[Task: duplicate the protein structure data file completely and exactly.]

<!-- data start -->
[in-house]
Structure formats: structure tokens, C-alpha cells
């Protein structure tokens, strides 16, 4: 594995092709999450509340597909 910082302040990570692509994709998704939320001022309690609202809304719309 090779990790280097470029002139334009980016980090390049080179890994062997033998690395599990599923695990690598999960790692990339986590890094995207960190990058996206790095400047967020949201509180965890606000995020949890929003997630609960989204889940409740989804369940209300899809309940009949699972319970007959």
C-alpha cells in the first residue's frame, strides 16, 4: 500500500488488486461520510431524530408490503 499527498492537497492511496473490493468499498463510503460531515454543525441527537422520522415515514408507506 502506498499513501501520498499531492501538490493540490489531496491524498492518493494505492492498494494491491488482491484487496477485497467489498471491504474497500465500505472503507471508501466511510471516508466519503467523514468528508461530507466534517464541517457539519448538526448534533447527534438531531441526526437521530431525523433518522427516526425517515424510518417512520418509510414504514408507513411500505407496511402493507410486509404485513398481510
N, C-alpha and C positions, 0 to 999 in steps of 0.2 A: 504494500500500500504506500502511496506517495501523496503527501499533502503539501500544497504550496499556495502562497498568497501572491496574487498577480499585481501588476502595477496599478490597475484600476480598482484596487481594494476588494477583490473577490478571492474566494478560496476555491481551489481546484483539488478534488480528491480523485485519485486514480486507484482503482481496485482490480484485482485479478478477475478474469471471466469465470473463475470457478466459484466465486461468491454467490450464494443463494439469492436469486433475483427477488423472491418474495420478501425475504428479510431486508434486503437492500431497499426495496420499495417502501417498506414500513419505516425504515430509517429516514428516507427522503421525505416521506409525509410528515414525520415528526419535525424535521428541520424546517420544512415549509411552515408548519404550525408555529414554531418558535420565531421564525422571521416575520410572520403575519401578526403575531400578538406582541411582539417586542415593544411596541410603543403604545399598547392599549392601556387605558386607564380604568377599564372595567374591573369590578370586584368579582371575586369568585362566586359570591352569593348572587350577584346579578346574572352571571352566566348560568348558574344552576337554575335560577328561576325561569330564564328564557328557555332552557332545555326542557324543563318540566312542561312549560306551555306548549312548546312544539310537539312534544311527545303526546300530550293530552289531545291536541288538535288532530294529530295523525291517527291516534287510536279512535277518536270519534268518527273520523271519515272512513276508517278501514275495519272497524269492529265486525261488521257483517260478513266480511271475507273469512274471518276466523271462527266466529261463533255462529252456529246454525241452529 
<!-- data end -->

[in-house]
Structure formats: structure tokens, C-alpha cells
């Protein structure tokens, strides 16, 4: 594995092709999450509340597909 910082302040990570692509994709998704939320001022309690609202809304719309 090779990790280097470029002139334009980016980090390049080179890994062997033998690395599990599923695990690598999960790692990339986590890094995207960190990058996206790095400047967020949201509180965890606000995020949890929003997630609960989204889940409740989804369940209300899809309940009949699972319970007959």
C-alpha cells in the first residue's frame, strides 16, 4: 500500500488488486461520510431524530408490503 499527498492537497492511496473490493468499498463510503460531515454543525441527537422520522415515514408507506 502506498499513501501520498499531492501538490493540490489531496491524498492518493494505492492498494494491491488482491484487496477485497467489498471491504474497500465500505472503507471508501466511510471516508466519503467523514468528508461530507466534517464541517457539519448538526448534533447527534438531531441526526437521530431525523433518522427516526425517515424510518417512520418509510414504514408507513411500505407496511402493507410486509404485513398481510
N, C-alpha and C positions, 0 to 999 in steps of 0.2 A: 504494500500500500504506500502511496506517495501523496503527501499533502503539501500544497504550496499556495502562497498568497501572491496574487498577480499585481501588476502595477496599478490597475484600476480598482484596487481594494476588494477583490473577490478571492474566494478560496476555491481551489481546484483539488478534488480528491480523485485519485486514480486507484482503482481496485482490480484485482485479478478477475478474469471471466469465470473463475470457478466459484466465486461468491454467490450464494443463494439469492436469486433475483427477488423472491418474495420478501425475504428479510431486508434486503437492500431497499426495496420499495417502501417498506414500513419505516425504515430509517429516514428516507427522503421525505416521506409525509410528515414525520415528526419535525424535521428541520424546517420544512415549509411552515408548519404550525408555529414554531418558535420565531421564525422571521416575520410572520403575519401578526403575531400578538406582541411582539417586542415593544411596541410603543403604545399598547392599549392601556387605558386607564380604568377599564372595567374591573369590578370586584368579582371575586369568585362566586359570591352569593348572587350577584346579578346574572352571571352566566348560568348558574344552576337554575335560577328561576325561569330564564328564557328557555332552557332545555326542557324543563318540566312542561312549560306551555306548549312548546312544539310537539312534544311527545303526546300530550293530552289531545291536541288538535288532530294529530295523525291517527291516534287510536279512535277518536270519534268518527273520523271519515272512513276508517278501514275495519272497524269492529265486525261488521257483517260478513266480511271475507273469512274471518276466523271462527266466529261463533255462529252456529246454525241452529 